Document Type

Dissertation

Degree

Doctor of Philosophy

Major

Education, Educational Leadership & Policy Studies

Date of Defense

12-13-2016

Graduate Advisor

Shawn Woodhouse, Ph.D.

Committee

Nathan Muchhala

Gutweiler, John

Wilkinson, Gayle

Abstract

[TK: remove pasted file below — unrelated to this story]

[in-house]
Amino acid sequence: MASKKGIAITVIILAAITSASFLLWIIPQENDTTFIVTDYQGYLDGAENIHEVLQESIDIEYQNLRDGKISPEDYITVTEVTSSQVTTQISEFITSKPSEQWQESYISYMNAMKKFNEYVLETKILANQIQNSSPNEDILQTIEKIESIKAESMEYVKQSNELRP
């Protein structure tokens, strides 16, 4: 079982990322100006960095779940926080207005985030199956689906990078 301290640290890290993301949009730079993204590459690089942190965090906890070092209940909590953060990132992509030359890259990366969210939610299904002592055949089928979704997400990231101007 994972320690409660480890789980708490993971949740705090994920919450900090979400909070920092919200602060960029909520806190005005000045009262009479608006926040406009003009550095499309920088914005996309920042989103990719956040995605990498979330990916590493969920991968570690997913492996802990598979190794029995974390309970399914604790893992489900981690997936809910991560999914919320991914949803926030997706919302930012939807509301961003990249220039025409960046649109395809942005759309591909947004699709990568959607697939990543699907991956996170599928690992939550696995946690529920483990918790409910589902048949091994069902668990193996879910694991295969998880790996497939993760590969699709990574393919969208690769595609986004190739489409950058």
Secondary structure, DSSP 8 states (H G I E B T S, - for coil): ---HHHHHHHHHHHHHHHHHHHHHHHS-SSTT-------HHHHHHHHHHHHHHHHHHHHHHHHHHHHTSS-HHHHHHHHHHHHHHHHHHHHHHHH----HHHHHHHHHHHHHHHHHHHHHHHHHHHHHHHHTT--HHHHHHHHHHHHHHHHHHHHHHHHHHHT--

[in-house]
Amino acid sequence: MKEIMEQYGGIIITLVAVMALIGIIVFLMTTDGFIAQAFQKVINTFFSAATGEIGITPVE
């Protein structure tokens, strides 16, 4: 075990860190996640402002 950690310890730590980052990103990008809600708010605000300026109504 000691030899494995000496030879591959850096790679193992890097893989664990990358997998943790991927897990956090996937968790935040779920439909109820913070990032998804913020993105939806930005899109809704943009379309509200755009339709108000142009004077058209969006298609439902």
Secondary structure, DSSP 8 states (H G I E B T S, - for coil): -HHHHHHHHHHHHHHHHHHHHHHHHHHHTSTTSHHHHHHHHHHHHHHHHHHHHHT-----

Extensive research exists on female, African American, and Hispanic students pursuing Science, Technology, Engineering and Mathematics (STEM) field disciplines. However, little research evaluates students with disabilities and career decision-making relating to STEM field disciplines. This study explored the career decision-making experiences and self-efficacy for students with disabilities. The purpose of this research study was to document experiences and perceptions of students with disabilities who pursue, and may consider pursuing, careers in the STEM field disciplines by exploring the career decision-making self-efficacy of students with disabilities. This study documented the level of influence that the students with disabilities had or may not have had encountered from parents, friends, advisors, counselors, and instructors as they managed their decision-making choice relating to their academic major/career in the STEM or non-STEM field disciplines. A total of 85 respondents of approximately 340 students with disabilities at one Midwestern public university completed a quantitatively designed survey instrument. The Career Decision-Making Self-Efficacy Scale-Short Form by Betz and Hackett was the instrument used, and additional questions were included in the survey. Data analysis included descriptive statistics and analysis of variance. Based upon the results, college students with disabilities are not currently being influenced by individuals and groups of individuals to pursue the STEM field disciplines. This is a cohort of individuals who can be marketed to increase enrollment in STEM programs at academic institutions. This research further found that gender differences at the institution under study did not affect the career decision-making self-efficacy scores. The men did not score any higher in confidence in career decision-making than the women. Disability type did not significantly affect the relationship between the Career Decision-Making Self-Efficacy Total Scores or college major choice. Of the three disability types represented more frequently, the Mental Health disability was found to be a growing disability at the institution under study. This research was found to be beneficial in the documentation of specific levels of influence perceived by students with disabilities from parents, friends, advisors, counselors, and instructors that related to their career decision-making and academic major choices.

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